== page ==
Only to then find another video of a poem called The Dash {below} which made me sob uncontrollably yet at the same time sparked a determination to make sure that I fulfill my dash before it is carved in stone…

The Dash
by Linda Ellis copyright 1996

I read of a man who stood to speak
at the funeral of a friend.
He referred to the dates on her tombstone,
from the beginning…to the end.

He noted that first came the date of her birth
and spoke of the following date with tears,
but he said what mattered most of all
was the dash between those years.

For that dash represents all the time
that she spent alive on earth.
And now only those who loved her
know what that little line is worth.

For it matters not, how much we own,
the cars…the house…the cash.
What matters is how we live and love
and how we spend our dash.

So, think about this long and hard.
Are there things you’d like to change?
For you never know how much time is left
that can still be rearranged.

If we could just slow down enough
to consider what’s true and real
and always try to understand
the way other people feel.

And be less quick to anger
and show appreciation more
and love the people in our lives
like we’ve never loved before.

If we treat each other with respect
and more often wear a smile,
remembering that this special dash
might only last a little while.

So, when your eulogy is being read,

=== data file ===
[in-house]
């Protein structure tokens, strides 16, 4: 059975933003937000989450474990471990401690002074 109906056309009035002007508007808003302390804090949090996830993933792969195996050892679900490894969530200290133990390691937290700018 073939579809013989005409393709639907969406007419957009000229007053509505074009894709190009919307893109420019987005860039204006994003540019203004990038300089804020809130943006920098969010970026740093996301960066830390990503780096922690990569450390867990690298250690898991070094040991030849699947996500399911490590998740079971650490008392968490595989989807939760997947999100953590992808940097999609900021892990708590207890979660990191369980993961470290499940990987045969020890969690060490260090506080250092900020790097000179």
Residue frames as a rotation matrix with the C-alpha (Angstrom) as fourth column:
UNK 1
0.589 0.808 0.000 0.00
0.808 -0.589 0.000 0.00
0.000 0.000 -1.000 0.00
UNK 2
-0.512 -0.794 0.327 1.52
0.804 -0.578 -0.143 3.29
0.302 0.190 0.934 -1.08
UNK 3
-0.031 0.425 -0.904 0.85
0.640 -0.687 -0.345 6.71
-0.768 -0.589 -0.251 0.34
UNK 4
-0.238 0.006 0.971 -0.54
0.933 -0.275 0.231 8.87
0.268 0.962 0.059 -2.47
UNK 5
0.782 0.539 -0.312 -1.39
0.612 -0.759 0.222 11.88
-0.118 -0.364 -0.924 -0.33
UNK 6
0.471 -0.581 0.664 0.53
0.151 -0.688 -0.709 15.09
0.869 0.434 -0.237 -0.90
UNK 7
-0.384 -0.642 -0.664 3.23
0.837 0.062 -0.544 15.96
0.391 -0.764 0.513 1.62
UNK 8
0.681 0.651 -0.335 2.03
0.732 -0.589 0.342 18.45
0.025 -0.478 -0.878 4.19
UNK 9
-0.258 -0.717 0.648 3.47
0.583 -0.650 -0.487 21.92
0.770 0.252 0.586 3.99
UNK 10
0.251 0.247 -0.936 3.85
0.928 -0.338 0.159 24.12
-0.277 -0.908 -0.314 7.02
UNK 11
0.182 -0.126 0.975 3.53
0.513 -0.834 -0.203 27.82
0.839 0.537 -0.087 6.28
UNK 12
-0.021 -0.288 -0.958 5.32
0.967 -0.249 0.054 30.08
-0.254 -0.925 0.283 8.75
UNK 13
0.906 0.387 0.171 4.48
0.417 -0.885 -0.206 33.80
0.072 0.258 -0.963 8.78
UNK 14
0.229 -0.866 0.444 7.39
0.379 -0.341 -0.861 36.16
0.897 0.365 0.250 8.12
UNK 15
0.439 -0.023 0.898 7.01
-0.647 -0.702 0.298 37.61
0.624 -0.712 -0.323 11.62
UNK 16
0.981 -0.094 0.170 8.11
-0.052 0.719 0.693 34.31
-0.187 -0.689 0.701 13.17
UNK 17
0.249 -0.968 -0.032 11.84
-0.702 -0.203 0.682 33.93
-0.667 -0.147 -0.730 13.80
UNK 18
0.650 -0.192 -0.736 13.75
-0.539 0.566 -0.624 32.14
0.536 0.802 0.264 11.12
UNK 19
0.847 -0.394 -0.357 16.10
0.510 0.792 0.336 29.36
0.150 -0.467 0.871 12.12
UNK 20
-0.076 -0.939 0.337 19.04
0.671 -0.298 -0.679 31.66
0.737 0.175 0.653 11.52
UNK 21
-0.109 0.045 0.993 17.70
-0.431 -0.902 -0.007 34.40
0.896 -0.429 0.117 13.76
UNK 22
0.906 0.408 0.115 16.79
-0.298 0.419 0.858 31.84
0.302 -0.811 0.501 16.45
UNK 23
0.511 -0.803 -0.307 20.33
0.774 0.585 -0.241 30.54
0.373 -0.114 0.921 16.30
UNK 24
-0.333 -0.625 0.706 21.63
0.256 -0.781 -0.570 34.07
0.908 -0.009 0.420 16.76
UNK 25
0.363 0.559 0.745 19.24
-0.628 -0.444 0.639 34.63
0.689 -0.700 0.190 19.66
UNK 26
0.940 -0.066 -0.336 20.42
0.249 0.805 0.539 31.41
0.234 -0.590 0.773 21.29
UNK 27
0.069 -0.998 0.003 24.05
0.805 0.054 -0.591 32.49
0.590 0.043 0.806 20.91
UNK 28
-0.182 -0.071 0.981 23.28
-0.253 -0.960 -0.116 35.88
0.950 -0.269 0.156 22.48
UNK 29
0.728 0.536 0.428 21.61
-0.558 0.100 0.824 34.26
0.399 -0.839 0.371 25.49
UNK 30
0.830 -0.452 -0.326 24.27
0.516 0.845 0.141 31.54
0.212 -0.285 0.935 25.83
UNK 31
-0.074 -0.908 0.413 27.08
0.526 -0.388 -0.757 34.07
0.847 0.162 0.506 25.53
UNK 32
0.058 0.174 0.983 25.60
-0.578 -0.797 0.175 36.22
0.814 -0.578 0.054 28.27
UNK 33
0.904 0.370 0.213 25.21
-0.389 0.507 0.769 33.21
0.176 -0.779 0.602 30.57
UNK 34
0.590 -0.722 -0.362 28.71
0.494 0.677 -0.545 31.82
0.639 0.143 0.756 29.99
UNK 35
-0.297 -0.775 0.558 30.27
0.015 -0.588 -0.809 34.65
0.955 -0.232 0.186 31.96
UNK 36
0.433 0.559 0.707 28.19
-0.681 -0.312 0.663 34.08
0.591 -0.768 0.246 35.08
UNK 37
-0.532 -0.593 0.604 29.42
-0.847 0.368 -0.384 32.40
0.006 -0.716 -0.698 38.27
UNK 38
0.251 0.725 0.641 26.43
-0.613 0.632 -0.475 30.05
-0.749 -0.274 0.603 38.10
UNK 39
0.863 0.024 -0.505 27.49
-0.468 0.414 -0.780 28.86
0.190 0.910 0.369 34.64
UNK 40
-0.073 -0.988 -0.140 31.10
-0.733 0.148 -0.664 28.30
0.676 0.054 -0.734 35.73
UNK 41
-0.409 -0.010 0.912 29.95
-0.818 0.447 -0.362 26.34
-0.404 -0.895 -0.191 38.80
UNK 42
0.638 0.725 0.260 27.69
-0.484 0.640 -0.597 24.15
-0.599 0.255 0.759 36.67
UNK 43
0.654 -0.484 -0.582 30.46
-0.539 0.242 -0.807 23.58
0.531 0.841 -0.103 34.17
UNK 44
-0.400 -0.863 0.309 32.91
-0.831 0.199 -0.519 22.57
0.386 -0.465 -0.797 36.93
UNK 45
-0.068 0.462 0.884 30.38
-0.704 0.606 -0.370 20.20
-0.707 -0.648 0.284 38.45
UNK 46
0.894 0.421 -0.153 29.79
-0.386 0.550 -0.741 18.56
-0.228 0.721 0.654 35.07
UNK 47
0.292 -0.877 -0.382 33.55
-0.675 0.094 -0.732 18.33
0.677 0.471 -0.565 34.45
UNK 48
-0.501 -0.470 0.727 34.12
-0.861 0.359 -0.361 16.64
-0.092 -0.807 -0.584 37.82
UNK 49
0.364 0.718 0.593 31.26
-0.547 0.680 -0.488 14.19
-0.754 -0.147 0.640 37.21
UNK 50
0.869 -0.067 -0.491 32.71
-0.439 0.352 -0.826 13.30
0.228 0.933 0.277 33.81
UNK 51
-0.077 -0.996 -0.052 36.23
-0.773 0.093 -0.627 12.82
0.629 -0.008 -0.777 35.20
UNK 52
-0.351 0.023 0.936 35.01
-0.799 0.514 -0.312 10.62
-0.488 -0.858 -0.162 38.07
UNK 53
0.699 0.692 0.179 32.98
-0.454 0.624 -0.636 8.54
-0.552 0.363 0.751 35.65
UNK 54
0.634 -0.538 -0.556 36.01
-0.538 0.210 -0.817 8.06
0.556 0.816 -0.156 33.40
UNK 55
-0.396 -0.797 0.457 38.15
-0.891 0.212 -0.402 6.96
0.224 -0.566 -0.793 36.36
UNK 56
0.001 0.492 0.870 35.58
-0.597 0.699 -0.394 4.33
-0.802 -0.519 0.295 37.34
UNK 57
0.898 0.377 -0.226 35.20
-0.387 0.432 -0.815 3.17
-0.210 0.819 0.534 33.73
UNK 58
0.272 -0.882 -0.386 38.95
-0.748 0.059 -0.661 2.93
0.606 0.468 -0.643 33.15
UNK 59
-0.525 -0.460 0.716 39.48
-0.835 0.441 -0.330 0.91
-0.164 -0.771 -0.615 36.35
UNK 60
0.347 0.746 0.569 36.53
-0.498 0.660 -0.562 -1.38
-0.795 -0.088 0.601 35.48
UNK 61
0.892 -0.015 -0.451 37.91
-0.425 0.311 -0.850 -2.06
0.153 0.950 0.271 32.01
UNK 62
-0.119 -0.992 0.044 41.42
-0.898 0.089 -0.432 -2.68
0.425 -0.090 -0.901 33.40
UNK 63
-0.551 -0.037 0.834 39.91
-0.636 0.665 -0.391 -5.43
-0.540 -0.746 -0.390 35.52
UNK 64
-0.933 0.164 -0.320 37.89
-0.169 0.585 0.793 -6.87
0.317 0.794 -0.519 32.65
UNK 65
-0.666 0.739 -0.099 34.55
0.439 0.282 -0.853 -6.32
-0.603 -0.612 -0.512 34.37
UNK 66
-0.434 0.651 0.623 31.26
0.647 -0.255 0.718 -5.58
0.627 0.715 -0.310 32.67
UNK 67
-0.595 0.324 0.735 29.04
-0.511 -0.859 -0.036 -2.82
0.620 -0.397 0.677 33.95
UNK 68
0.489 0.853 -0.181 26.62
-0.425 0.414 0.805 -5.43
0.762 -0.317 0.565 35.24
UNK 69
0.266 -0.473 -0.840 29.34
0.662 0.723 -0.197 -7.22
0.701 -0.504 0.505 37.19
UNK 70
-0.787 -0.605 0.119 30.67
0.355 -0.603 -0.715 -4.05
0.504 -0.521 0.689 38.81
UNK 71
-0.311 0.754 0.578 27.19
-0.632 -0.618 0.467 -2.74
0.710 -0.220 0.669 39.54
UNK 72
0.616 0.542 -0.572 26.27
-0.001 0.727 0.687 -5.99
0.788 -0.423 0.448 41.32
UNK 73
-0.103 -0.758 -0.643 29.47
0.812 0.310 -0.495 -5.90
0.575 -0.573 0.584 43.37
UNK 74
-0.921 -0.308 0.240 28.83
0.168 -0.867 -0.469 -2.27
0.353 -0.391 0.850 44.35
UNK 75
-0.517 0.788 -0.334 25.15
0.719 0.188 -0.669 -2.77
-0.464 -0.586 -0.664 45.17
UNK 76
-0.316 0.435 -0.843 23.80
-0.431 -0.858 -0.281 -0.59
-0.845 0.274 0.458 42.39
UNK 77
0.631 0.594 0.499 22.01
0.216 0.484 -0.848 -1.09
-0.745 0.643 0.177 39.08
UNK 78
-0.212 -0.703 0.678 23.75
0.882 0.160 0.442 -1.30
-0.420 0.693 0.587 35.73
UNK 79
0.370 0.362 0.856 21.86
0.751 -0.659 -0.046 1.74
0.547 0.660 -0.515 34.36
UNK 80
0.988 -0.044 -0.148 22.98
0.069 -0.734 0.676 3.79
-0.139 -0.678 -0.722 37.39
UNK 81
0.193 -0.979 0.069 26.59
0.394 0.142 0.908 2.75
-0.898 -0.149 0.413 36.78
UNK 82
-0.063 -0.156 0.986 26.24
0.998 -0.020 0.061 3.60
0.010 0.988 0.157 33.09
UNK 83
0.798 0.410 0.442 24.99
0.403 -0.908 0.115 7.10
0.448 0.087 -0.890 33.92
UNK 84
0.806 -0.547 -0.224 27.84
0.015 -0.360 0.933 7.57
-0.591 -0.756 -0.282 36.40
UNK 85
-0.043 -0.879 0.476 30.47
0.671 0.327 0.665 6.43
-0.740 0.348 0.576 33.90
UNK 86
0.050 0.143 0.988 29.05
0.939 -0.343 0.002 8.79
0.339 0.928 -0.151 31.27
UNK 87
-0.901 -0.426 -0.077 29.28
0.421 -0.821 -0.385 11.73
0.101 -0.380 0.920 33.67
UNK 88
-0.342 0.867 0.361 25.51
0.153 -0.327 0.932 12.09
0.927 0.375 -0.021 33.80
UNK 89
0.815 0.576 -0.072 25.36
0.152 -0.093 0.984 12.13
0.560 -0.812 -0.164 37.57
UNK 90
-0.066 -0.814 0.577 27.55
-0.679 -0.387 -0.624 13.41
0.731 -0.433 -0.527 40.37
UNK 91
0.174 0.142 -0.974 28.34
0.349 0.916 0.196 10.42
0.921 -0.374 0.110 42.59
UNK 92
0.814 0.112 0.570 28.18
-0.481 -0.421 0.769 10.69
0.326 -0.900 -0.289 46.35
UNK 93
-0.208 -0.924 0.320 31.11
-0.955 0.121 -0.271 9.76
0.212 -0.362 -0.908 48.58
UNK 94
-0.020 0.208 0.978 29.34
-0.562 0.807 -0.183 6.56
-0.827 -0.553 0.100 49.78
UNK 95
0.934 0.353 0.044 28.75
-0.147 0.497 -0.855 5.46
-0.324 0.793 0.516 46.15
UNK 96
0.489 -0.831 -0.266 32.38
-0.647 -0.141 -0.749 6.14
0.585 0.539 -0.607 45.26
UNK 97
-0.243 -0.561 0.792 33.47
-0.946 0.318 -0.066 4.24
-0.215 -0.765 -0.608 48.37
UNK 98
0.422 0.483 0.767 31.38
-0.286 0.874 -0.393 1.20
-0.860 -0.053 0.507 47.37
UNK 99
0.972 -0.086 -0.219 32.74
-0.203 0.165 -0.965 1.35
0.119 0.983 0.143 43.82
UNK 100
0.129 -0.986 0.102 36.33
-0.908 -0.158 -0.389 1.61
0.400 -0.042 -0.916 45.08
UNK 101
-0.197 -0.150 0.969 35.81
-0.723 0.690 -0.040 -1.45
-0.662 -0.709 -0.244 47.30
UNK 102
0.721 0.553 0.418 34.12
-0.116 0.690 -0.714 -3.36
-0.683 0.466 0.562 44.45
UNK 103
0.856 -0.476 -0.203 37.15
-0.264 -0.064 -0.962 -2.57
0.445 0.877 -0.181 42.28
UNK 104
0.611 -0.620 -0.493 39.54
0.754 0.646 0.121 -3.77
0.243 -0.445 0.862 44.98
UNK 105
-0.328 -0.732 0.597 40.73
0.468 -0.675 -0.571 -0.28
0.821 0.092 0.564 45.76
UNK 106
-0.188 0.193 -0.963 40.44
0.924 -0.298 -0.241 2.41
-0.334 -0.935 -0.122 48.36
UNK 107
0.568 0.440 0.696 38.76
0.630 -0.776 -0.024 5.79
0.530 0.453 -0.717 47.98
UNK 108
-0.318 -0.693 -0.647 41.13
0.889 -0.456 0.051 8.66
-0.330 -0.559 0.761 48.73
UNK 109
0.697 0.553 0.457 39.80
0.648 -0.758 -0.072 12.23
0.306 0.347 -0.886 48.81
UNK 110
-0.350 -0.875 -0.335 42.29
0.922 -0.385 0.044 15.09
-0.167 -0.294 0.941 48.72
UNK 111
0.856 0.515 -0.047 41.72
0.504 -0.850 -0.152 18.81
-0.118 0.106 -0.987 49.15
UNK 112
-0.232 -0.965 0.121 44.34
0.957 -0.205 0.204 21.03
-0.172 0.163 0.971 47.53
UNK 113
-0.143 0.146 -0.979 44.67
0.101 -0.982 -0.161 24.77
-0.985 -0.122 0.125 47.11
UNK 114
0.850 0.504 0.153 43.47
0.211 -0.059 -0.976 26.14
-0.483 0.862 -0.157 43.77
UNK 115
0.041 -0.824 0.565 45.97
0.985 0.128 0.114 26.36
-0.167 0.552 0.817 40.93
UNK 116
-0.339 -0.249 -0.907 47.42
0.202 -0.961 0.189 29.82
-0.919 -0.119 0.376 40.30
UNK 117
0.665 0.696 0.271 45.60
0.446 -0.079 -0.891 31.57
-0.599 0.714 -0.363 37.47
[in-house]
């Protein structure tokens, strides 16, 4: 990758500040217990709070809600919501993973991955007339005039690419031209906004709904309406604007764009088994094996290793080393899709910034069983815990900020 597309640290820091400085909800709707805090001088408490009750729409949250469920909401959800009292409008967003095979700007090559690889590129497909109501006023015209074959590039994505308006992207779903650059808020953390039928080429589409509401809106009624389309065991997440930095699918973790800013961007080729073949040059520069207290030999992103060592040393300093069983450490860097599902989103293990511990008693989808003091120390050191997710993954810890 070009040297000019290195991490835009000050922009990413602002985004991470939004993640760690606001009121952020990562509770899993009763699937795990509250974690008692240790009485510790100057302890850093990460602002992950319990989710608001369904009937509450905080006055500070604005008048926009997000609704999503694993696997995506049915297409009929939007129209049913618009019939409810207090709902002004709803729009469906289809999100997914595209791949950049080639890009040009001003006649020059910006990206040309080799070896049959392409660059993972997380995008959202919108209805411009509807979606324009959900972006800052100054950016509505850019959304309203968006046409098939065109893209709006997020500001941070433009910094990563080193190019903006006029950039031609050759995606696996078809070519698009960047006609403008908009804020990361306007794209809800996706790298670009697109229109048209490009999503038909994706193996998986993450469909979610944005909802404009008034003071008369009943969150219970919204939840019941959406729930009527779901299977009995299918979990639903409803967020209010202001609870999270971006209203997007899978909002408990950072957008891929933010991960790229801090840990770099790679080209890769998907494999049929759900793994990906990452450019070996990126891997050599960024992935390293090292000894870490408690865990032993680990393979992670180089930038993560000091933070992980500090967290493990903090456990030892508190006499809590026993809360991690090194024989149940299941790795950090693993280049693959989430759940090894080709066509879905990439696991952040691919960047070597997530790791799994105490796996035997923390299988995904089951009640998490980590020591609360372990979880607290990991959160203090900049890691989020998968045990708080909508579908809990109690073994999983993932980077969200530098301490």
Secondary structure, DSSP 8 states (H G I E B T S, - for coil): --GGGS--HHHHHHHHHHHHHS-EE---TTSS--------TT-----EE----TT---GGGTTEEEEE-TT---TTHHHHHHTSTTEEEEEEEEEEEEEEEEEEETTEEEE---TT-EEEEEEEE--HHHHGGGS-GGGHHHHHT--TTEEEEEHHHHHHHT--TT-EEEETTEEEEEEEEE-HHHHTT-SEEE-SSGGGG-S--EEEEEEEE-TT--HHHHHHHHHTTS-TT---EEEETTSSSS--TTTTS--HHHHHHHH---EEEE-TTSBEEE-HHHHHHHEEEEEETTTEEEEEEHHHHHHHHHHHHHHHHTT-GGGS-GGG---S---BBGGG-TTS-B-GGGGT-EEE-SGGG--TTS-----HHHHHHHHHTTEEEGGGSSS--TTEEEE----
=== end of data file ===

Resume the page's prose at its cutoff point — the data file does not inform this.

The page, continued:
with your life’s actions to rehash…
would you be proud of the things they say
about how you spent YOUR dash?


Dear Less-Than-Perfect Mom

I know – I am making a terribly bad habit of kindly borrowing other posts but once you have read this one you will have thanked me … got me all choked up and stuff …

For all the moms, dads, aunties, uncles, grannies, grandpa’s, godmothers, godfathers and any other person that has mini humans in their lives …

Dear Moms,

I’ve seen you around. I’ve seen you screaming at your kids in public, I’ve seen you ignoring them at the playground, I’ve seen you unshowered and wearing last night’s pajama pants at preschool drop-off. I’ve seen you begging your children, bribing them, threatening them. I’ve seen you shouting back and forth with your husband, with your mom, with the police officer at the cross walk.

I’ve seen you running around with your kids, getting dirty and occasionally swearing audibly when you bang a knee. I’ve seen you sharing a milkshake with a manic four-year old. I’ve seen you wiping your kids’ boogers with your bare palm, and then smear them on the back of your jeans. I’ve seen you carry your toddler flopped over the crook of your arm while chasing a runaway ball.

I’ve also seen you gritting your teeth while your kid screamed at you for making him practice piano, or soccer, or basket weaving, or whatever it was. I’ve seen you close your eyes and breathe slowly after finding a gallon of milk dumped into your trunk. I’ve seen you crying into the sink while you desperately scrub crayon off you best designer purse. I’ve seen you pacing in front of the house.